I should start by saying I know very little about Alzheimer’s disease except for what I witnessed in my uncle who passed away some time ago. I am a writer, not a man of medicine. I know nothing about the neuro-chemical processes that brings on the disease. What I do know are words.

Tonight I saw a preview on demand for the movie Iris, a bio-pic about writer Iris Murdoch and her eventual succumbing to Alzheimer’s. I was about to rent the movie when I remembered that Something Special, a short story by Ms. Murdoch, drove me to write a long story of my own which eventually became my first novel that I was proud to have written. Two other novels I wrote prior to that were rather sophomoric attempts at the craft. I was young, really young, less than half as old as I am now when I completed both of them seemingly back to back. Those manuscripts were type-written long before I could afford a computer of my own. In those days I was one of the tech-dewy nay-sayers, a veritable rustic who believed the jury was still out on whether or not the word processor would replace the time-tested typewriter. I am the first to admit I was wrong. Ultimately, the long story I wrote after reading Ms. Murdoch’s story I workshopped in an undergraduate writing class. My professor told me to shelve the story I had written. “Let it simmer,” she said. “This is more a novel than a story.” She was right.

One night after having completed that novel (and making the ill-advised decision to self-publish it) I remember my uncle visiting my mother’s house. He still seemed to have all of his wits about him. However, he had wetted his pants and when he realized what was going on he began to cry. My uncle was a veteran of WWII, having served his country in the army. When the war ended my uncle returned home and purchased the home his father had rented. In old photo album my mother kept pictures of her wedding day; more than a few taken in the house my grandfather rented and later my uncle bought from the man who owned it.

My siblings and I have many fond memories of going to Southwest Philadelphia to visit my uncles (my mother’s two older brothers who lived there until each of them passed from this world). After the war my uncle worked and, perhaps ahead of his time, invested in IBM. When he passed, he had made considerable money in his investments which surprised my mother. I mention all of this because by the time my uncle died he no doubt had any recollection of his former life. Toward the end I would make the trek from New Jersey into Philadelphia to visit my uncle. With each subsequent visit my uncle always asked me “How’s the army treating you?” The first couple of years I explained that I had received my honorable discharge and was attending college at the time. But my uncle kept at me, believing I was still in the service. Soon, I caved and played into his deteriorating memory by assuring him that the army was treating me fine.

Over the years, like so many other people, I had my fair share of fears. Some unfounded; others completely grounded. Fear of sharks as a boy after the movie Jaws came out: unfounded. Fear of being sent to some shit hole country to fight Soviet soldiers: grounded (though me and my peacetime brothers in arms never saw combat and were grateful in that respect). Fear of flunking out college: unfounded (unless I completely gave up studying and handing in papers). Fear of being alone as I grew older: unfounded. No one is ever truly alone. Fear of ending up my like uncle: grounded, to be sure.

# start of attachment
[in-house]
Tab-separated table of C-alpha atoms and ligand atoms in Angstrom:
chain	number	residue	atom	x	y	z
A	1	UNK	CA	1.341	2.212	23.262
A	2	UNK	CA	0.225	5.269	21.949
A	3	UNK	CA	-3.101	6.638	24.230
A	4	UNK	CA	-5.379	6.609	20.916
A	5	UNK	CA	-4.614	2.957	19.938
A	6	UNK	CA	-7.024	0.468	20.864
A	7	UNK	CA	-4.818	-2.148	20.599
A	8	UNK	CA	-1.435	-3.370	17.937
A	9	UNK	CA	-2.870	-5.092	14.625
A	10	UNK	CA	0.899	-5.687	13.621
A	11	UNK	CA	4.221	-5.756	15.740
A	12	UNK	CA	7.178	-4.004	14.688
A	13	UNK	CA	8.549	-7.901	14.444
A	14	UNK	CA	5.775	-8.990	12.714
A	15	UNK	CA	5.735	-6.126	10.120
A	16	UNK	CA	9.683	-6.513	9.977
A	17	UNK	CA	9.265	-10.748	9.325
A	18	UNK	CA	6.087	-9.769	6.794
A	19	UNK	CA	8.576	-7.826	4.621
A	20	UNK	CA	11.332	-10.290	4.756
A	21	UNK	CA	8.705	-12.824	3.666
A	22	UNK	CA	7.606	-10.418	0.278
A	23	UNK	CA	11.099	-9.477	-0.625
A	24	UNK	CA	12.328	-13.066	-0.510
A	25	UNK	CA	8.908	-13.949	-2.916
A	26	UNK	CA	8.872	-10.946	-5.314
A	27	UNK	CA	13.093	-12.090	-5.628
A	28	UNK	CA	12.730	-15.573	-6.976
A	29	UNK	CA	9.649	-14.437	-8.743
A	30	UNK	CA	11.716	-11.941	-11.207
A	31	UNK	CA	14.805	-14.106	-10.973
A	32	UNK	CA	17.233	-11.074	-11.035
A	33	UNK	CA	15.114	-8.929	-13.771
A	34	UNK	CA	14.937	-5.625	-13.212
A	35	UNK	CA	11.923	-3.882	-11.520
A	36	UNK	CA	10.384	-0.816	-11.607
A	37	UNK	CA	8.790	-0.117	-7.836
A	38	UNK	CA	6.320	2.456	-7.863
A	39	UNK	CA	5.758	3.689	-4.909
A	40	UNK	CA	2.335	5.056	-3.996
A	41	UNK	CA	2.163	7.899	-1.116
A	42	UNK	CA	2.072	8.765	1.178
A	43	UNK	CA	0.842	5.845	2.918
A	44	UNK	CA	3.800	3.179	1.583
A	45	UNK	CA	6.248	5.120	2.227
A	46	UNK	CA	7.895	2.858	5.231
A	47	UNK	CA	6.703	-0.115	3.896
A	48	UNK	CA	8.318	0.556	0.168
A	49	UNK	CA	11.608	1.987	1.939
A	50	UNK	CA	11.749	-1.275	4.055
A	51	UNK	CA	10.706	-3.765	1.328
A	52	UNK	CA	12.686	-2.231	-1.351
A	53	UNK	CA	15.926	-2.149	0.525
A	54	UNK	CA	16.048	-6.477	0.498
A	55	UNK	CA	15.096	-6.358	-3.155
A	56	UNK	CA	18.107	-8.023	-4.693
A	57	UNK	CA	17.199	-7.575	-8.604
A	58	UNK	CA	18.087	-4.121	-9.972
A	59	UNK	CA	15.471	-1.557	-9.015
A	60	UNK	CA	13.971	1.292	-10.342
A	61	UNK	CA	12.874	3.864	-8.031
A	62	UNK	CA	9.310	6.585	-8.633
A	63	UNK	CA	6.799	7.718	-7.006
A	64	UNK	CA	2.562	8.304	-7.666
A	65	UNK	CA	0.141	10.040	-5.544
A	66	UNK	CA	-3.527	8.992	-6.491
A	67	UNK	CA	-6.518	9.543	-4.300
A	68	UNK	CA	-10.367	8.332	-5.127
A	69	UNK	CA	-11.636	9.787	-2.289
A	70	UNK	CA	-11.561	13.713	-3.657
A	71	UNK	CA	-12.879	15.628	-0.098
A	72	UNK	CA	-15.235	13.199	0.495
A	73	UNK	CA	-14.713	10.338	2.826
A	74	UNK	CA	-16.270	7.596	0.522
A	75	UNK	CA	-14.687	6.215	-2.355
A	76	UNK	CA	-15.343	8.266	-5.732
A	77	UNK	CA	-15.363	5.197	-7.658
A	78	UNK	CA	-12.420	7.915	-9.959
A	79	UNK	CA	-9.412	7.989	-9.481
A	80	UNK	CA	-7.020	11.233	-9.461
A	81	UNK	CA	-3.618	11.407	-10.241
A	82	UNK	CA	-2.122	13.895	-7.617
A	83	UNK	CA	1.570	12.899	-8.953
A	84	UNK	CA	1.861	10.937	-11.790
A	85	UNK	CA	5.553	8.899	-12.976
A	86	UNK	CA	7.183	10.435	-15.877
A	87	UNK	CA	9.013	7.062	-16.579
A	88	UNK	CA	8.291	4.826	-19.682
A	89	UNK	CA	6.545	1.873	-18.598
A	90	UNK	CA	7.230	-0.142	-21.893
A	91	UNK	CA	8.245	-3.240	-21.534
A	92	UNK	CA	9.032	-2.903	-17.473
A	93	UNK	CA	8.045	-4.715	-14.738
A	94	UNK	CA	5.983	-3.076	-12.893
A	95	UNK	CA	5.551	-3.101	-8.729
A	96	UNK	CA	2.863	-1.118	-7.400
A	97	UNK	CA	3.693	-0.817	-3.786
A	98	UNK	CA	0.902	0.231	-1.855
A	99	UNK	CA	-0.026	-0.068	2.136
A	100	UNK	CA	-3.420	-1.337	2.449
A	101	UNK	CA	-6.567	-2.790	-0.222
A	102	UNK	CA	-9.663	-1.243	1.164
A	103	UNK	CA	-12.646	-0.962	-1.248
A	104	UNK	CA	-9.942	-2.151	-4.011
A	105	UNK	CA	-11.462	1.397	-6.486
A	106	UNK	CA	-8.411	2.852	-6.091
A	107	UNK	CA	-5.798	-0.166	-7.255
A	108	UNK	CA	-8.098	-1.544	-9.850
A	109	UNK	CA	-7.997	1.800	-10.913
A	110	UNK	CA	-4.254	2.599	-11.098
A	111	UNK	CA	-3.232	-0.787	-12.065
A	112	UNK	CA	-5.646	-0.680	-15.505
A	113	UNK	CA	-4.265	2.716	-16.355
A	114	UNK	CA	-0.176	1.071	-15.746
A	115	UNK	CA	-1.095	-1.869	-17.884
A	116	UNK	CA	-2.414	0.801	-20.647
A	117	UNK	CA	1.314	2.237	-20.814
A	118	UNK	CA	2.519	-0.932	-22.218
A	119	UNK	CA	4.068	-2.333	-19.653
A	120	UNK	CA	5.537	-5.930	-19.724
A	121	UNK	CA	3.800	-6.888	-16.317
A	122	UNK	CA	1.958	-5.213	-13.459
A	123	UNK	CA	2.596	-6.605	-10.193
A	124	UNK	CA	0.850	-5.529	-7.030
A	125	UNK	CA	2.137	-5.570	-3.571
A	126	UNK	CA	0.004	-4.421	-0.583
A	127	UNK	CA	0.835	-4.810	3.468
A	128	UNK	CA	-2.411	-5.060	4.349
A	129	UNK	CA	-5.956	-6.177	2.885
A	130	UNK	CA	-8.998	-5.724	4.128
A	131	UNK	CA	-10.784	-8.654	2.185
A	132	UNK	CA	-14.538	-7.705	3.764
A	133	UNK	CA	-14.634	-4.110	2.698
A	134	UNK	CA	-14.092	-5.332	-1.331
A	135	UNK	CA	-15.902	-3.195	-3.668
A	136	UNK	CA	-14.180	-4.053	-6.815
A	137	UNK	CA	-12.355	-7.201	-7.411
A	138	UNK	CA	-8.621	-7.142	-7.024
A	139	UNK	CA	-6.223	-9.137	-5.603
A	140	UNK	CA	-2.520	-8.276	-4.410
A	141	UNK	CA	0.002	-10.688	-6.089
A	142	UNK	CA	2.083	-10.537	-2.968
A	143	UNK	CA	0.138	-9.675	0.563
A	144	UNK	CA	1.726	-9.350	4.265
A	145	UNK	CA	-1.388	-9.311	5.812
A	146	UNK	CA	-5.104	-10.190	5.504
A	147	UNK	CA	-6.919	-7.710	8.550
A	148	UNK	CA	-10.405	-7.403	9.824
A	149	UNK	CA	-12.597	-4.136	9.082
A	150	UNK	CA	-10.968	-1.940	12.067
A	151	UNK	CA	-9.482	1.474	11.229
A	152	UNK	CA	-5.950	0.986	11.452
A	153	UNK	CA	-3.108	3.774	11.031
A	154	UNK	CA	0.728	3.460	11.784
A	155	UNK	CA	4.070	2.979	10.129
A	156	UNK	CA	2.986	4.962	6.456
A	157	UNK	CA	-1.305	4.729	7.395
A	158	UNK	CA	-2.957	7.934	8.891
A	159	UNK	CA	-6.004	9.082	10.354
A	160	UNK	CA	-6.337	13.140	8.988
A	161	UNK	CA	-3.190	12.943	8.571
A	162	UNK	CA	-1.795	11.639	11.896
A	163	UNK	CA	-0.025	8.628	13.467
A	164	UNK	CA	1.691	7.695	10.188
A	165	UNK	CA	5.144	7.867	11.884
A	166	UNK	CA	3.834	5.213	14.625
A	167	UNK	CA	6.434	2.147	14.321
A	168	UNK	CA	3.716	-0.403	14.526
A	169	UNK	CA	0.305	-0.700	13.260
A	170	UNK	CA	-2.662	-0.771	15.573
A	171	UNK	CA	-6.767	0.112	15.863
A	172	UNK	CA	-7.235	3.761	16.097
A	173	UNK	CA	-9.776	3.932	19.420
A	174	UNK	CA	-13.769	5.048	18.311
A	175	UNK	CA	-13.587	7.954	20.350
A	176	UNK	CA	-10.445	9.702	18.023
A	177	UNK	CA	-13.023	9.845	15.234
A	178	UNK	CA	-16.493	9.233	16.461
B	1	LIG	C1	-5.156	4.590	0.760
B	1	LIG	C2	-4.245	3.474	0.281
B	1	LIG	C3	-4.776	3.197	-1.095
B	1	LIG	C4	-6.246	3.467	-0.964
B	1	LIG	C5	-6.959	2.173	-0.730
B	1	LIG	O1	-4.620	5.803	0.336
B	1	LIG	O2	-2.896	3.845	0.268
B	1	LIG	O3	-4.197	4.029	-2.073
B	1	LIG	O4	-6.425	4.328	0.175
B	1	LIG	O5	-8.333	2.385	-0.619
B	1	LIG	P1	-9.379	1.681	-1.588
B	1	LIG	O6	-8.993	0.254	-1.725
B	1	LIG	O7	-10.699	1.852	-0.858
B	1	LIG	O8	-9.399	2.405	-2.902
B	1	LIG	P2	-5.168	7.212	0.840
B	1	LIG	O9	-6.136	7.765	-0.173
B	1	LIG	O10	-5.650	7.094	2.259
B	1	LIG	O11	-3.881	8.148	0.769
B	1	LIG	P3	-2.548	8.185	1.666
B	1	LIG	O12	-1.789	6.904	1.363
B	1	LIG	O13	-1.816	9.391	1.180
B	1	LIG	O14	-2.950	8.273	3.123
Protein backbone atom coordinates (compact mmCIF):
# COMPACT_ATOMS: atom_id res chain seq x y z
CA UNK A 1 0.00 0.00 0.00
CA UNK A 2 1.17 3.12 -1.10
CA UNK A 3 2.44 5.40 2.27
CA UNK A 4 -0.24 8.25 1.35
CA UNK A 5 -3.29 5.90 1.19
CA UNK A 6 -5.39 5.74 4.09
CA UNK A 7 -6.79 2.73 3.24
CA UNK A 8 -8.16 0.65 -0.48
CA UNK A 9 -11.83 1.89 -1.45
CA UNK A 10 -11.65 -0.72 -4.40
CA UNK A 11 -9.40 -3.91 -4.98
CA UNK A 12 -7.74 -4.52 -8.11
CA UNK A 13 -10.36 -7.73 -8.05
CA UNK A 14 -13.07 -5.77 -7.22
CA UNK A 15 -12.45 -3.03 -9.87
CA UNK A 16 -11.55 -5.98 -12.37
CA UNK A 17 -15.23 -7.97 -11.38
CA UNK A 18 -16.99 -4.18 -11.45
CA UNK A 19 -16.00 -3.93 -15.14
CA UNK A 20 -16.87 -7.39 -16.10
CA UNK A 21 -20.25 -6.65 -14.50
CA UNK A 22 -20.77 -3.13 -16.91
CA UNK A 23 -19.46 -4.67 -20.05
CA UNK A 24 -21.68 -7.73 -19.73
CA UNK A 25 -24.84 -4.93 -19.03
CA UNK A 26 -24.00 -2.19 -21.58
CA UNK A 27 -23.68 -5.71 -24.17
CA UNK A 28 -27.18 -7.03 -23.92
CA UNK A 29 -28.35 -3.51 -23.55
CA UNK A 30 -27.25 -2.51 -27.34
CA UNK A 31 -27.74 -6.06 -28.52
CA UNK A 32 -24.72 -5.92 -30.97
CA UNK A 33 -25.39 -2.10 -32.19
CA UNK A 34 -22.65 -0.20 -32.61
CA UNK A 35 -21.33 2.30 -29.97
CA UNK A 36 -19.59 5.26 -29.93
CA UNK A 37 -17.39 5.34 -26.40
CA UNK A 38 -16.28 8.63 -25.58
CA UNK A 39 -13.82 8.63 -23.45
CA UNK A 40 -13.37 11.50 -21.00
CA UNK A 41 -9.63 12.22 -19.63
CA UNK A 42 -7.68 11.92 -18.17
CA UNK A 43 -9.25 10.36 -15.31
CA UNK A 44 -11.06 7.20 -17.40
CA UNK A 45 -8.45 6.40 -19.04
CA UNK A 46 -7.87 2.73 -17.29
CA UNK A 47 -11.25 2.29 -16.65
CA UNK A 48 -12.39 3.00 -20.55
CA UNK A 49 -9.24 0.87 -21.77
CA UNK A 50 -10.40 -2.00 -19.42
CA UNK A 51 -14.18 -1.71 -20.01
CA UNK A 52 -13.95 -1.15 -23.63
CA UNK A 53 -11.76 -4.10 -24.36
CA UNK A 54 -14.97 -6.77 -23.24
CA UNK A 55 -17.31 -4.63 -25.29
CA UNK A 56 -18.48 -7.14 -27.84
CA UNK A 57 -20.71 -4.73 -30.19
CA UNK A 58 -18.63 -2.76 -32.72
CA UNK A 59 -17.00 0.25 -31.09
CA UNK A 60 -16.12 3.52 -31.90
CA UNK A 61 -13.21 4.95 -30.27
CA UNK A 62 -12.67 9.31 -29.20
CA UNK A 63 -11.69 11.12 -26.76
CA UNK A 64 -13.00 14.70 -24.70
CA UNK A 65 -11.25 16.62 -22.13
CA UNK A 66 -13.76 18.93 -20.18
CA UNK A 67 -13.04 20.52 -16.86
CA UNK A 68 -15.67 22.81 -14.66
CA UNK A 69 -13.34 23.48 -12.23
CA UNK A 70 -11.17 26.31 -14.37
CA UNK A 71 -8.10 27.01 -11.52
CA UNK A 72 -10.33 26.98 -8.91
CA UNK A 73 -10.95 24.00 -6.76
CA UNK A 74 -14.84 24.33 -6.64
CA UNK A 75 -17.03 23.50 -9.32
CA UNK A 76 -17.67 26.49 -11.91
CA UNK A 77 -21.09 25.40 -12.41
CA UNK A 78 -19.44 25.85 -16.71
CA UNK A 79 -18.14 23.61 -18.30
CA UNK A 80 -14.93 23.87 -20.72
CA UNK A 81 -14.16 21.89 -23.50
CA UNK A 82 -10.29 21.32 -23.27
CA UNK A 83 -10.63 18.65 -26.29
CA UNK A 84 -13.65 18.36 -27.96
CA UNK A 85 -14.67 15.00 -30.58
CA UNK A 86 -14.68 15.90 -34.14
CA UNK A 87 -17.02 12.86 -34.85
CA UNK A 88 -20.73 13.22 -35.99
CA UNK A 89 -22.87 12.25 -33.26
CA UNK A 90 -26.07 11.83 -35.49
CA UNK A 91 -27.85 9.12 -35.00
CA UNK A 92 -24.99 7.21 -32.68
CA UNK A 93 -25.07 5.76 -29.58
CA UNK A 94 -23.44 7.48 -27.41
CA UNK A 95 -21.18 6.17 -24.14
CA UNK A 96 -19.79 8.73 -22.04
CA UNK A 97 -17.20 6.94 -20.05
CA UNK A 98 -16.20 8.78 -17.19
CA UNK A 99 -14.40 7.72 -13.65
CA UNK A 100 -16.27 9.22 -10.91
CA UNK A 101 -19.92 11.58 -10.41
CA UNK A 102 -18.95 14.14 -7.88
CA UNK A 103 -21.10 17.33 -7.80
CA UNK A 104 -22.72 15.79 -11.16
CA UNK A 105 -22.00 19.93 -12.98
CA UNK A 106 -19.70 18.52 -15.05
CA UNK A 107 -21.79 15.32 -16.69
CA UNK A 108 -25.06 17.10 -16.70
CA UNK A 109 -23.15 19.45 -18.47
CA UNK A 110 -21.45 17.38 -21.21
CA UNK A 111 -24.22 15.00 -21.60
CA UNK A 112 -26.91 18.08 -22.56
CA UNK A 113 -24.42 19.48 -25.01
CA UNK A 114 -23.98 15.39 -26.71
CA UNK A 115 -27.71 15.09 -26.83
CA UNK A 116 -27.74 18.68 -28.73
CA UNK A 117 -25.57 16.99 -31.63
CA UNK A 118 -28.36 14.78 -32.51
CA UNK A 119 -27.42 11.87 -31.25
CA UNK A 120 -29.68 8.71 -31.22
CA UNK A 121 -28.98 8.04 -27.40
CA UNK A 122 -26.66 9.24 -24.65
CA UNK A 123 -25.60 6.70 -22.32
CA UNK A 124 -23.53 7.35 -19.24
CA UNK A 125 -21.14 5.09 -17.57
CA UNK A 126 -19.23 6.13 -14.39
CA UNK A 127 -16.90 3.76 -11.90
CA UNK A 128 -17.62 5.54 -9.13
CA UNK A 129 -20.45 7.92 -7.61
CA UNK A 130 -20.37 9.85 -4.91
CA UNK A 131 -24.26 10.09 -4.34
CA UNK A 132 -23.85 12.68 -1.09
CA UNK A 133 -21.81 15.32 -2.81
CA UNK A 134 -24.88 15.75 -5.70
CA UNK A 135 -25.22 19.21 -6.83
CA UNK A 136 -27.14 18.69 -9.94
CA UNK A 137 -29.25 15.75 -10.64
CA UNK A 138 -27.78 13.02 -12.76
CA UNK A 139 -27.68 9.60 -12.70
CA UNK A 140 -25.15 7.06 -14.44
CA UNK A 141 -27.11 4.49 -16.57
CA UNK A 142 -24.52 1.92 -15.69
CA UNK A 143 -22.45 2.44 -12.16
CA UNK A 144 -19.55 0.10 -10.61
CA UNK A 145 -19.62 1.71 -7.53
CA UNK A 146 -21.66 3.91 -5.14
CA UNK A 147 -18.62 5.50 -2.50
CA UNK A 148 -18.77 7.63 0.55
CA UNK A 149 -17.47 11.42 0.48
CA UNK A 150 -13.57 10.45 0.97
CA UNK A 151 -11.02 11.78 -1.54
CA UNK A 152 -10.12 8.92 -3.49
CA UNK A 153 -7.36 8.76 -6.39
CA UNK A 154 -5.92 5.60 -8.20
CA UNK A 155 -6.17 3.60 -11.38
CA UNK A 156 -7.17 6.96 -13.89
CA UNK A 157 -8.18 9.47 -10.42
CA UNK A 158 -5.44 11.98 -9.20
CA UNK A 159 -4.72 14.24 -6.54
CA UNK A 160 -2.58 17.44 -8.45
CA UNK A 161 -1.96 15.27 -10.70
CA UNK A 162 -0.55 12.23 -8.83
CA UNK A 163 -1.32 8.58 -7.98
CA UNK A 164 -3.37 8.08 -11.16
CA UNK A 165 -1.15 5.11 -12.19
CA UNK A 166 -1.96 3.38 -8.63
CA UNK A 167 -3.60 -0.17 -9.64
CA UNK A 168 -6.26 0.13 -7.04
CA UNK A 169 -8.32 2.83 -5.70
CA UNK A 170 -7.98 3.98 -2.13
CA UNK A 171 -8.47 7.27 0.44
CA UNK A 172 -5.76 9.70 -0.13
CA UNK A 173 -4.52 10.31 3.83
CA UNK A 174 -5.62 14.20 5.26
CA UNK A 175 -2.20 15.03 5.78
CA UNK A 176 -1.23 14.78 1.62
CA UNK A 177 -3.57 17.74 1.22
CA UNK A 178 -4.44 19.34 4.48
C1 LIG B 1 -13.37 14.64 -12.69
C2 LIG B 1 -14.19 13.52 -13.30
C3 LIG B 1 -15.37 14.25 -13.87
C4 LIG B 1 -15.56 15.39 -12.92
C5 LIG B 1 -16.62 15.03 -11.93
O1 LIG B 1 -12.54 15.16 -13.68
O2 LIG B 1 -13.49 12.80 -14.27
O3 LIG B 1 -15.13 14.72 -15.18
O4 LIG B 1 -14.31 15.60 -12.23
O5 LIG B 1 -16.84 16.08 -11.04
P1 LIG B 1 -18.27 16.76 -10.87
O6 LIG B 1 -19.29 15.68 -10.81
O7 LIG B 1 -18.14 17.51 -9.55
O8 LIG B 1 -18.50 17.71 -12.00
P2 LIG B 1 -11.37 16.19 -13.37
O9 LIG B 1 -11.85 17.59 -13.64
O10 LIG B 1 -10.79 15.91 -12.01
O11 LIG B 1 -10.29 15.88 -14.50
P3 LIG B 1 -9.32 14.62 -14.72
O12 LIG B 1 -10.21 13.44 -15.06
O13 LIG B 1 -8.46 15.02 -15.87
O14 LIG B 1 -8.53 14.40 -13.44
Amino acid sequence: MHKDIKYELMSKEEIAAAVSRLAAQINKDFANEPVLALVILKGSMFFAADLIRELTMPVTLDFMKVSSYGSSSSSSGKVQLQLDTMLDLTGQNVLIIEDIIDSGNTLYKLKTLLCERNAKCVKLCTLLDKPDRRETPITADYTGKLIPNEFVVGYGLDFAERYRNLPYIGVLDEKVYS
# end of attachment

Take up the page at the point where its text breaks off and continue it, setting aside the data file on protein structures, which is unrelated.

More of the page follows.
I used to think I was afraid of being alone. I used to think that I needed a woman in my life to complete me. For many years, especially after I gave up drinking, I was envious of those guys who studied hard, landed good jobs, bought homes and had families. Then I went through a spell where I thought property was a crime; and if not a crime to own a home I used to think that people were hoodwinked because I saw no difference between renting and paying mortgage. I was a fool. Somewhere around my 40th birthday I started seeing the light of day. I still don’t own a home; but my plan is to have one soon so my first home won’t be in a 55-and-over community.

What I fear these days is Alzheimer’s. It has taken me decades to become comfortable enough in my own skin to consider myself a writer. Sure, I work a full-time job. But now when people ask me what I do I tell them I write. Poems, stories, novels and for a long stretch I even tried my hand at screenplays (a dozen in all). The best part about writing screenplays that were never optioned or bought (though I did land an agent for one year who fought effortlessly to hawk one of my scripts) was having a story outlined and complete. Everyone of those screenplays could turned into a novel…not page for page, mind you. But you get the gist.

Anyway, back to my fear. I was thinking about Iris Murdoch tonight and how utterly horrible it must have been to create the body of work she did only to get older and no longer have any recollection of doing so. Is it enough for someone else to tell us what we have accomplished if we suffer from the disease? More than that, are we responsible for the lives we have led if we no longer possess the ability to recall memories of that life? I don’t know that answer. What I do know is that it would be terrible to one day no longer recollect having written the poems, the stories, and the novels I have written. But then I wouldn’t know it is terrible because I would no longer remember having done so. All I would have left would be manuscripts and computer files; each one as alien to me, perhaps, as the names of loved ones.